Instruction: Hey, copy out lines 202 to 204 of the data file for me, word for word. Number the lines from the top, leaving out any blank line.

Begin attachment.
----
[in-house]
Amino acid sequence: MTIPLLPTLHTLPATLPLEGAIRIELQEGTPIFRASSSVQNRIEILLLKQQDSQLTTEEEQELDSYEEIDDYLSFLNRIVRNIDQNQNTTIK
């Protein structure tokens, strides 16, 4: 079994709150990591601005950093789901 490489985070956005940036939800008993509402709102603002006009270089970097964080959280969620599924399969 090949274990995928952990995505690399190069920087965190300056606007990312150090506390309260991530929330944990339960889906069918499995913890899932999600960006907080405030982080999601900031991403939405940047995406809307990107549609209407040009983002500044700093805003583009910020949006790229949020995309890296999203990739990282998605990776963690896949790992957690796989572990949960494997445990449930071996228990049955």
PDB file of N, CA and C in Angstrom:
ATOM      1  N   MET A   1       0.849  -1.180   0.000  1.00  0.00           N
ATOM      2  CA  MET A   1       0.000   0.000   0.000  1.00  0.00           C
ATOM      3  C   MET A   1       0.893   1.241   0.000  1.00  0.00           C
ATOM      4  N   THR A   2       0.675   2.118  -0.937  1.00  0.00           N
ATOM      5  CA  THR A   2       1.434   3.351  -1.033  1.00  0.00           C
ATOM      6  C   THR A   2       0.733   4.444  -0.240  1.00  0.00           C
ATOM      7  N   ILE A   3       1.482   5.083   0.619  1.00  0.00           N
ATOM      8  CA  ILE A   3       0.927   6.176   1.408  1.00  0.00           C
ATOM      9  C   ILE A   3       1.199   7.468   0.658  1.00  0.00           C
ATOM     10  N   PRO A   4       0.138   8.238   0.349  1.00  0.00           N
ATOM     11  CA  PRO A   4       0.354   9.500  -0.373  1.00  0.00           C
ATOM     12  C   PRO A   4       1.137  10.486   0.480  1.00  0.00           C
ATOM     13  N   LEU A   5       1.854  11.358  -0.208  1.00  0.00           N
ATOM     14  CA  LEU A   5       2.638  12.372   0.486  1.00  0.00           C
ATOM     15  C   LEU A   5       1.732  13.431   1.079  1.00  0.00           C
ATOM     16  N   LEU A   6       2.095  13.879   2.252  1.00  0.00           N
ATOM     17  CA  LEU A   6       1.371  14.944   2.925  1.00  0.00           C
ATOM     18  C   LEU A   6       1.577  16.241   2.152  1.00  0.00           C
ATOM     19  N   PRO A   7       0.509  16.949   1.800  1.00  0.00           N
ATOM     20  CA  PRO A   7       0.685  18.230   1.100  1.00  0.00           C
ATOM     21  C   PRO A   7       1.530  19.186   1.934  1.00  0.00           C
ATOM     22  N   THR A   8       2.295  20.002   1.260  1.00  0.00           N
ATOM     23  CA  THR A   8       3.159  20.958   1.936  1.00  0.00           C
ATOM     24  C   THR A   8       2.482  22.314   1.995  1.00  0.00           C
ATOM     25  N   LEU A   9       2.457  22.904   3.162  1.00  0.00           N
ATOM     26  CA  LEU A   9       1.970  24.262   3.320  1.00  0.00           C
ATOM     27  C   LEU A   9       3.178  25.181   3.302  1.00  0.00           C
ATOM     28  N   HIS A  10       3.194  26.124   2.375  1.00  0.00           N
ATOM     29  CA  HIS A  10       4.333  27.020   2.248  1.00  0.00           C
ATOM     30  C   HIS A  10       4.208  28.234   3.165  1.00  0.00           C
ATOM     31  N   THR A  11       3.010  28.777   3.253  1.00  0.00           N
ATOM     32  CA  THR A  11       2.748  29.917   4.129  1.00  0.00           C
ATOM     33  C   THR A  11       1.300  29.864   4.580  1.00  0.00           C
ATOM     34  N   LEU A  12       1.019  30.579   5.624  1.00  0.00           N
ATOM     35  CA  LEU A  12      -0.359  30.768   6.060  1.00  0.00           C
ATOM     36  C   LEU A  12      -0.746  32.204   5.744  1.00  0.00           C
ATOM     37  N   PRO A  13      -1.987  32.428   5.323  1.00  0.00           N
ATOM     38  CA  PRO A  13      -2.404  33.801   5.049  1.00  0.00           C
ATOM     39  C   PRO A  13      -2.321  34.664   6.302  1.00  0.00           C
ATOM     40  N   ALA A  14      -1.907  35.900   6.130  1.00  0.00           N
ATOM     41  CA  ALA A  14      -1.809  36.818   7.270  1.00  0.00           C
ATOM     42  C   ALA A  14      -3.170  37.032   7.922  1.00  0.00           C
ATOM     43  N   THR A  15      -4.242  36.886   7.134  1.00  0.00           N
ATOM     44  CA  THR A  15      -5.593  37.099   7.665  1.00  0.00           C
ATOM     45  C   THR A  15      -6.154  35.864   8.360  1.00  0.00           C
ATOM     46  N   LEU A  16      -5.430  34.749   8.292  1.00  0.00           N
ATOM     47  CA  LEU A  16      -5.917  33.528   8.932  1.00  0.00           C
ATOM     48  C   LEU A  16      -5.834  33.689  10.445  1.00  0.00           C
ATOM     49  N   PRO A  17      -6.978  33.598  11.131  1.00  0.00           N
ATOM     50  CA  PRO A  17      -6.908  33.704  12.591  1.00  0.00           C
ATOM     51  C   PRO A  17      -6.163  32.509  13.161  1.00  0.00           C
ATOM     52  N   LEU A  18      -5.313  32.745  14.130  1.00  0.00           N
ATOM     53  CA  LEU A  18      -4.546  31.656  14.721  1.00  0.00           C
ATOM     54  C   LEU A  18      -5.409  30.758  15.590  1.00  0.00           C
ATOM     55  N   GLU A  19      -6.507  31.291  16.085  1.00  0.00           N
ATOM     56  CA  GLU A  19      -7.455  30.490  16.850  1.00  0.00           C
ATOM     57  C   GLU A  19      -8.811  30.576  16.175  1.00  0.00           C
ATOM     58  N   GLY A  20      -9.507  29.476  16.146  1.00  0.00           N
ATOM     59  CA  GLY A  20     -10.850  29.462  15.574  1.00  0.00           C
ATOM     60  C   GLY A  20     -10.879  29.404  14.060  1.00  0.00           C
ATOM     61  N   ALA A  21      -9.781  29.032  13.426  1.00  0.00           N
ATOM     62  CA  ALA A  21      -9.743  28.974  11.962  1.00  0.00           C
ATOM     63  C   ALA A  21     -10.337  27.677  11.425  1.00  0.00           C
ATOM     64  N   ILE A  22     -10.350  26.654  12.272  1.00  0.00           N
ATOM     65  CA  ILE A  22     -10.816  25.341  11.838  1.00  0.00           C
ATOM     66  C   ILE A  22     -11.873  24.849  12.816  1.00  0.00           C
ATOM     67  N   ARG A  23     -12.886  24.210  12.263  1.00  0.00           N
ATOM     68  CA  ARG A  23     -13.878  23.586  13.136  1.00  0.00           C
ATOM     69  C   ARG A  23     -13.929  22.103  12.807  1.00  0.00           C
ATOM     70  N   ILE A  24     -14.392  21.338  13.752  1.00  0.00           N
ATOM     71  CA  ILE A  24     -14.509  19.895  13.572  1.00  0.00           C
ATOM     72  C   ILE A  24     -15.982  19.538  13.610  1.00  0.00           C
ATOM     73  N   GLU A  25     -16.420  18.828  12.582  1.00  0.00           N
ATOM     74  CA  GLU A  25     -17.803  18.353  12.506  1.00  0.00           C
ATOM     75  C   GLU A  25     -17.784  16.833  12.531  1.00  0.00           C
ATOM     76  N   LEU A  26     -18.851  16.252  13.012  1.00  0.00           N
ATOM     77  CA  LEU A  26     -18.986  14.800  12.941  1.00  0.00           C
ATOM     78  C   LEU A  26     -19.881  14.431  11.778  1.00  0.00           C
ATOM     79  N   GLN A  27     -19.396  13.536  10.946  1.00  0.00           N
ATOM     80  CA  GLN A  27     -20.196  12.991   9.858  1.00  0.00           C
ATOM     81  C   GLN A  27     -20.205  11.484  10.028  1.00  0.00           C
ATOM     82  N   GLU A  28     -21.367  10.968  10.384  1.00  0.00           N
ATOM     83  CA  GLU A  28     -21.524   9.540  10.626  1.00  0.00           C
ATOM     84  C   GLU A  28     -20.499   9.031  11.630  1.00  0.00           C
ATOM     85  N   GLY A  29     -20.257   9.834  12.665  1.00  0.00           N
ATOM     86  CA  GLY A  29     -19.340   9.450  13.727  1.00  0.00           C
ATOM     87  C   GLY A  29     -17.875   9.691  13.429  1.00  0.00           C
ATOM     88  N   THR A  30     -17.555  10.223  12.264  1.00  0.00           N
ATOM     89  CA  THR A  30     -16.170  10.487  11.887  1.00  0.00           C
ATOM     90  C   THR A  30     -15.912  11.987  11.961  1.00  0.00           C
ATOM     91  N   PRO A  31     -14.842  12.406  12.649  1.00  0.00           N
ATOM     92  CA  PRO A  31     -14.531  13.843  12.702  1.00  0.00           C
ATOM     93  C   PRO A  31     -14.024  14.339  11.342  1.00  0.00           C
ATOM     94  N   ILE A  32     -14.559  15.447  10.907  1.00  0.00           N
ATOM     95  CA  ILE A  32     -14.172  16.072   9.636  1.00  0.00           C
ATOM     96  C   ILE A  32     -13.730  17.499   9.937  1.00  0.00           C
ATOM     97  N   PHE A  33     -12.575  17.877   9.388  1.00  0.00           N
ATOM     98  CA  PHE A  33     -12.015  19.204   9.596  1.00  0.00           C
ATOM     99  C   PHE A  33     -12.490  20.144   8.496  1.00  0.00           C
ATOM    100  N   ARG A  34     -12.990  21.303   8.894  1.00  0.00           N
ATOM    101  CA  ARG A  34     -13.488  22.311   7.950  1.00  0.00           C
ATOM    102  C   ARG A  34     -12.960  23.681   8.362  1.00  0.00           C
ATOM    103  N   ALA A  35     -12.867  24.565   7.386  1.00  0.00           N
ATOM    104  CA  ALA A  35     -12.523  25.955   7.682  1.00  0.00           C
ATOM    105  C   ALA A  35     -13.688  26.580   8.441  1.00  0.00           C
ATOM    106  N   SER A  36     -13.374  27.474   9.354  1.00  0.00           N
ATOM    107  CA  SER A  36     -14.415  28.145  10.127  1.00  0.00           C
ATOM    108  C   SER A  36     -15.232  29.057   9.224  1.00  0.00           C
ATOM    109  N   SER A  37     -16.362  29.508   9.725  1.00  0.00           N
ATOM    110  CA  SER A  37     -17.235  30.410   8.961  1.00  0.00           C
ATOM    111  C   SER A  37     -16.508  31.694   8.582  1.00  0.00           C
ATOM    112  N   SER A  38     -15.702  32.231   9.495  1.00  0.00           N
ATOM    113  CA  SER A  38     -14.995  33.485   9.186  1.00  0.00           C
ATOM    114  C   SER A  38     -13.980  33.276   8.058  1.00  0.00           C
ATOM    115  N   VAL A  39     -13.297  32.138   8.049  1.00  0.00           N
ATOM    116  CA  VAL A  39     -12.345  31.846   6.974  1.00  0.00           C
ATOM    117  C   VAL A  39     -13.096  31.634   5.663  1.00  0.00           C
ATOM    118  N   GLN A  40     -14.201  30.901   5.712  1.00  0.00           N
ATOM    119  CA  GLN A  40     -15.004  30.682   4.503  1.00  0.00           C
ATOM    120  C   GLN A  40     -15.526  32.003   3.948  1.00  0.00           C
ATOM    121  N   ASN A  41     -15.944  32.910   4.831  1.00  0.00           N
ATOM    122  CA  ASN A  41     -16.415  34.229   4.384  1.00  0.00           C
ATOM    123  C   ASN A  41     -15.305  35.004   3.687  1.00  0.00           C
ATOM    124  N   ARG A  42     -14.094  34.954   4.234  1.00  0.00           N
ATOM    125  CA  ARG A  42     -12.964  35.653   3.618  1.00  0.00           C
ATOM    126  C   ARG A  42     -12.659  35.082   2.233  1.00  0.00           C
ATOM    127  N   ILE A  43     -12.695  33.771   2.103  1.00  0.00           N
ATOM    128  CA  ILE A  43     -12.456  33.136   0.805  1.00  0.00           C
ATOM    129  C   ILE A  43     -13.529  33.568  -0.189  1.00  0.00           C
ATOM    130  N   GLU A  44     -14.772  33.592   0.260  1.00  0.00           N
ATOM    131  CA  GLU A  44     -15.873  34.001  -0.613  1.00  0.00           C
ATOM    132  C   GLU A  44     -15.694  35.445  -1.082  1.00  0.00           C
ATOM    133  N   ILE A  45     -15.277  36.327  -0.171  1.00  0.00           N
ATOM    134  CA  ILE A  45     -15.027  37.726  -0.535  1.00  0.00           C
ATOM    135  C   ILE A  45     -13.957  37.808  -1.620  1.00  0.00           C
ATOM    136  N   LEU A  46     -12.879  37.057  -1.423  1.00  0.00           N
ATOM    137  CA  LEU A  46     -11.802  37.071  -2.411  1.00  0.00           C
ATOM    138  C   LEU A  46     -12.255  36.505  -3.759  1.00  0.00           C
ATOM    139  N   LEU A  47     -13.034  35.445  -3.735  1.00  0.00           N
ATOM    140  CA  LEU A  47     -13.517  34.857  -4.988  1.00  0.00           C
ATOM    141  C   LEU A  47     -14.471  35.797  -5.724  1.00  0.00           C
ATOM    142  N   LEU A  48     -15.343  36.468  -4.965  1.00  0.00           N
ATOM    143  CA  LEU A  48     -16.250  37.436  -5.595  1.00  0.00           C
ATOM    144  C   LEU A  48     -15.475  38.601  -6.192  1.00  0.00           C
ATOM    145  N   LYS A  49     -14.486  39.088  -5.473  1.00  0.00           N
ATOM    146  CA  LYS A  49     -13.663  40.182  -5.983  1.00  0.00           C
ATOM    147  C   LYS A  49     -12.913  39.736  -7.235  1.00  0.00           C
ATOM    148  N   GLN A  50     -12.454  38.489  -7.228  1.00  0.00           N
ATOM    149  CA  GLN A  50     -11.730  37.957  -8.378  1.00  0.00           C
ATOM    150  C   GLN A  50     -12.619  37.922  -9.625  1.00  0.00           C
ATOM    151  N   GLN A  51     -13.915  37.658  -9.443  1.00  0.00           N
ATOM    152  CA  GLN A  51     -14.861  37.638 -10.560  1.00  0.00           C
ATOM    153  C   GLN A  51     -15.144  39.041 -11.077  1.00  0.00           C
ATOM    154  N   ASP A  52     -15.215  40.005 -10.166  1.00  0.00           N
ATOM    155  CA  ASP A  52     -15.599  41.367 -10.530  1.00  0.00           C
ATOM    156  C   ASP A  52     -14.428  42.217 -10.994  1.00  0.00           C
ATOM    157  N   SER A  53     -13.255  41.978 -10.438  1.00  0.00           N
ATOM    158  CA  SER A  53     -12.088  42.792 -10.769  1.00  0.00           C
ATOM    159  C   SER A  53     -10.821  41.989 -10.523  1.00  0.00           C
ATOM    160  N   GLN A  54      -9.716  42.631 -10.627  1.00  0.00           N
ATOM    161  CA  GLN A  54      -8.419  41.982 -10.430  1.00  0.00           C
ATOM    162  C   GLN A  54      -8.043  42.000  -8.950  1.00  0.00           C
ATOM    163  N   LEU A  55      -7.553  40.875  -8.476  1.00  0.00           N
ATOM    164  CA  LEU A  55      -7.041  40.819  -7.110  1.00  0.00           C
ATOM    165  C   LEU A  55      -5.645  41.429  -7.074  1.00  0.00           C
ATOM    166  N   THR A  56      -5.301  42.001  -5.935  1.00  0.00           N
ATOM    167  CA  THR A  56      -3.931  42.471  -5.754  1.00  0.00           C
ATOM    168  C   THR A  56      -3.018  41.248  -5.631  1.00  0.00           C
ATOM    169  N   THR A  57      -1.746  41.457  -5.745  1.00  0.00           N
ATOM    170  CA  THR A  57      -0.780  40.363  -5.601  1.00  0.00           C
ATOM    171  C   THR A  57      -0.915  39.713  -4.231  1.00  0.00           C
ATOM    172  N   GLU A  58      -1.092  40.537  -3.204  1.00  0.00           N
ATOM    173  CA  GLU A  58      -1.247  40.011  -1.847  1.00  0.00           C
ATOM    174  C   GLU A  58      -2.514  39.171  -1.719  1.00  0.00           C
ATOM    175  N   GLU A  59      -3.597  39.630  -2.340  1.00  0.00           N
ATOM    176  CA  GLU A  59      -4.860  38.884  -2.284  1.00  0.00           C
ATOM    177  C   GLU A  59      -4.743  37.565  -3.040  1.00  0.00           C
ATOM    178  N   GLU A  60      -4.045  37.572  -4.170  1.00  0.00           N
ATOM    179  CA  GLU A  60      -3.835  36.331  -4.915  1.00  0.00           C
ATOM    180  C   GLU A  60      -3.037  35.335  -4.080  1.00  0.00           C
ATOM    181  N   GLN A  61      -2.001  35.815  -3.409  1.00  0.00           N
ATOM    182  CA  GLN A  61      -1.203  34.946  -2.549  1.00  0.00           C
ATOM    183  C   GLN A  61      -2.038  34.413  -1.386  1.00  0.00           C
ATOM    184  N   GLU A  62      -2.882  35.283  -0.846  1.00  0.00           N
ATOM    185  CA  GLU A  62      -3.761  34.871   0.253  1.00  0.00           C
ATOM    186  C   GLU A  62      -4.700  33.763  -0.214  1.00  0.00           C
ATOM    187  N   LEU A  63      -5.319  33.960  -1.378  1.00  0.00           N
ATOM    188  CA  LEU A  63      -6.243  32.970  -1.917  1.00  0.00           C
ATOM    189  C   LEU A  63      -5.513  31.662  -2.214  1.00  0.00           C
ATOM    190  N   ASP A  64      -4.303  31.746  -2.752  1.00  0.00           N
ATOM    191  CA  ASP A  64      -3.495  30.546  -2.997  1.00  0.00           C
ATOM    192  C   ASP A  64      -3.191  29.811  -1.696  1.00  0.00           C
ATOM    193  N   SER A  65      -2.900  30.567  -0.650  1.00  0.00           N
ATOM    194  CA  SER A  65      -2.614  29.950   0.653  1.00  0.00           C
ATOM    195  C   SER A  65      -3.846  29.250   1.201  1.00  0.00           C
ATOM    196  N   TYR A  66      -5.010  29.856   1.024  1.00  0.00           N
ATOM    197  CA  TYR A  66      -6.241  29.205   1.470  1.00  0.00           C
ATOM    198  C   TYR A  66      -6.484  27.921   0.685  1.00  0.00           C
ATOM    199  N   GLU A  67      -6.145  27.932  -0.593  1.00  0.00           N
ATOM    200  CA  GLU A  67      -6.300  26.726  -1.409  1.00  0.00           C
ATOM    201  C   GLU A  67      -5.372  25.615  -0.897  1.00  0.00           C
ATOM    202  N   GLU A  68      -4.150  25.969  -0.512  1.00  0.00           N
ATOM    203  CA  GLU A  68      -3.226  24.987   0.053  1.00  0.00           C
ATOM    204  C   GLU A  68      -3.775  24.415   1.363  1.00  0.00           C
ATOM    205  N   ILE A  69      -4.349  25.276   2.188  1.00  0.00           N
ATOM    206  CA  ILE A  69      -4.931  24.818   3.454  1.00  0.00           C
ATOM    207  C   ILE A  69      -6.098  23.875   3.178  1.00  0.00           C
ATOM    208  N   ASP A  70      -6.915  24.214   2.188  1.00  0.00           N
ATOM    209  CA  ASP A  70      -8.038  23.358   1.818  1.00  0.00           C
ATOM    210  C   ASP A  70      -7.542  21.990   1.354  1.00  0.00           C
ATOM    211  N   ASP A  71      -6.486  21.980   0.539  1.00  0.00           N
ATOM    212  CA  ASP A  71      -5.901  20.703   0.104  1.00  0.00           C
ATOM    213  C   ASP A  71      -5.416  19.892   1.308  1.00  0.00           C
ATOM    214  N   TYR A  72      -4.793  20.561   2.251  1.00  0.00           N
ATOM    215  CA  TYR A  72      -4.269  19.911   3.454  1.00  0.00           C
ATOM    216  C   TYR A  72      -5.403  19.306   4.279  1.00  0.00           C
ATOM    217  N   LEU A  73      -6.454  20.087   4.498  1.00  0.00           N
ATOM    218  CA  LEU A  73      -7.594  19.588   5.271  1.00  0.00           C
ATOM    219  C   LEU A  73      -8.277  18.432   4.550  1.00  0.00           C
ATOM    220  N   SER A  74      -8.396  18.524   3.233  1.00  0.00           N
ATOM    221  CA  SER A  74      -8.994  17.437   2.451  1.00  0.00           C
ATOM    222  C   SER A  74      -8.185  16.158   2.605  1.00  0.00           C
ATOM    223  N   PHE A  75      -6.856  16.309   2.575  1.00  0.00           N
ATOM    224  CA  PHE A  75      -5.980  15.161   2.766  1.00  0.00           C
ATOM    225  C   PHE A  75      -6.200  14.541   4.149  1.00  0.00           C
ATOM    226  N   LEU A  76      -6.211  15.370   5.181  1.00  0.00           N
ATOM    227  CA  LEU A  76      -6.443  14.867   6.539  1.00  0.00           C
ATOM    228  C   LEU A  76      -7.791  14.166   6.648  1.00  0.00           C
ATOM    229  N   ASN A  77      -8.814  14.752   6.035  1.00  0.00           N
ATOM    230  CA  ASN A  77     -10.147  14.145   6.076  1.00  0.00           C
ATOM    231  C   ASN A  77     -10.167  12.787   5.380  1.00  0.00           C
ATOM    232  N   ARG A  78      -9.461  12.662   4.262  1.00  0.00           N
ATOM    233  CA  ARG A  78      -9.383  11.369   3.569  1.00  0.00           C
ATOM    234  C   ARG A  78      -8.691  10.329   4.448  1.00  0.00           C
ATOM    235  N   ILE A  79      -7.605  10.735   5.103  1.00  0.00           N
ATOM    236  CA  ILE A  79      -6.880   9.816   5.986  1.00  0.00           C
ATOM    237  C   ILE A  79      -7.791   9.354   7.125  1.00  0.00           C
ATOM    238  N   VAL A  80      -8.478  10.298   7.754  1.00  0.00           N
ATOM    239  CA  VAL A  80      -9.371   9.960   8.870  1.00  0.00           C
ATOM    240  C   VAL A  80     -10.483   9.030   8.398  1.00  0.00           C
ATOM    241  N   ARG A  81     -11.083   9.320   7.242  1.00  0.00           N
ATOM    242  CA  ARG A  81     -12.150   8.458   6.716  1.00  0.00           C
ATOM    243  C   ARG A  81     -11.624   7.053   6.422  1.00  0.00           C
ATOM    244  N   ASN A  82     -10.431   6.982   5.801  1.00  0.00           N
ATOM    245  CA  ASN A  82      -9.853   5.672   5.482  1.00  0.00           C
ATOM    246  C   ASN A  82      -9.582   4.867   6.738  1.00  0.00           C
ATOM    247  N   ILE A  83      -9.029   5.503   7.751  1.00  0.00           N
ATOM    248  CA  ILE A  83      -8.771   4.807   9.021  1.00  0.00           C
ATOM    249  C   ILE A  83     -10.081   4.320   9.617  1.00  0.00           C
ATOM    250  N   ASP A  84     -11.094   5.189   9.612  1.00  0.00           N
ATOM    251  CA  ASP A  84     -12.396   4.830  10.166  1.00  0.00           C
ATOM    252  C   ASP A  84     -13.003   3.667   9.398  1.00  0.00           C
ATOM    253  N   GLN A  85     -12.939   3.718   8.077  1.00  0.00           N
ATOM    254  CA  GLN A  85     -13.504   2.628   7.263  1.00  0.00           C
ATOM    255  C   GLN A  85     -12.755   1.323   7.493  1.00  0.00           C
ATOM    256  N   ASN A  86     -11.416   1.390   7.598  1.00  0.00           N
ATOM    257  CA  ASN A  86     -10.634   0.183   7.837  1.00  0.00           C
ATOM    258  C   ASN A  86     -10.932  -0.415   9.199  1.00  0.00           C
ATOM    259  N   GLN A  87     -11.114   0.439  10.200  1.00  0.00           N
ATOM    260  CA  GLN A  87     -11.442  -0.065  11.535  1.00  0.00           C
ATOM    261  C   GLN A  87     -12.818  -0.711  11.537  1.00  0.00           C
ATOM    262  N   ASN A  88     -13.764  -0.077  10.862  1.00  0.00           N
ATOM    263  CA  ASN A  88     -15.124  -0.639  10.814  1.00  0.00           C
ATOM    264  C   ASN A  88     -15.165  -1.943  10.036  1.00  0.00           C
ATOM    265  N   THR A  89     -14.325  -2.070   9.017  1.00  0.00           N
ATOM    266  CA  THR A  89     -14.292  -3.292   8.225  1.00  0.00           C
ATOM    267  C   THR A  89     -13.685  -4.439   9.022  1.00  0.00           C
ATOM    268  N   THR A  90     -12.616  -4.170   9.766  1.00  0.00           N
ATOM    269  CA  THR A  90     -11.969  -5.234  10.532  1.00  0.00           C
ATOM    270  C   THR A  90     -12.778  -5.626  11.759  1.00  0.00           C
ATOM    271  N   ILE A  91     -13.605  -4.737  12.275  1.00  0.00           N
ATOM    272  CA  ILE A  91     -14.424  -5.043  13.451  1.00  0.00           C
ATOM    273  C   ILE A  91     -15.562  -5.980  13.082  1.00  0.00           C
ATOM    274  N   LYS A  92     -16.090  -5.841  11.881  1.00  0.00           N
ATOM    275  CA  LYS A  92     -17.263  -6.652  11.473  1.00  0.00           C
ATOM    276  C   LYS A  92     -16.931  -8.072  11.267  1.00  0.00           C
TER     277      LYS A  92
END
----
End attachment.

ATOM    198  C   TYR A  66      -6.484  27.921   0.685  1.00  0.00           C
ATOM    199  N   GLU A  67      -6.145  27.932  -0.593  1.00  0.00           N
ATOM    200  CA  GLU A  67      -6.300  26.726  -1.409  1.00  0.00           C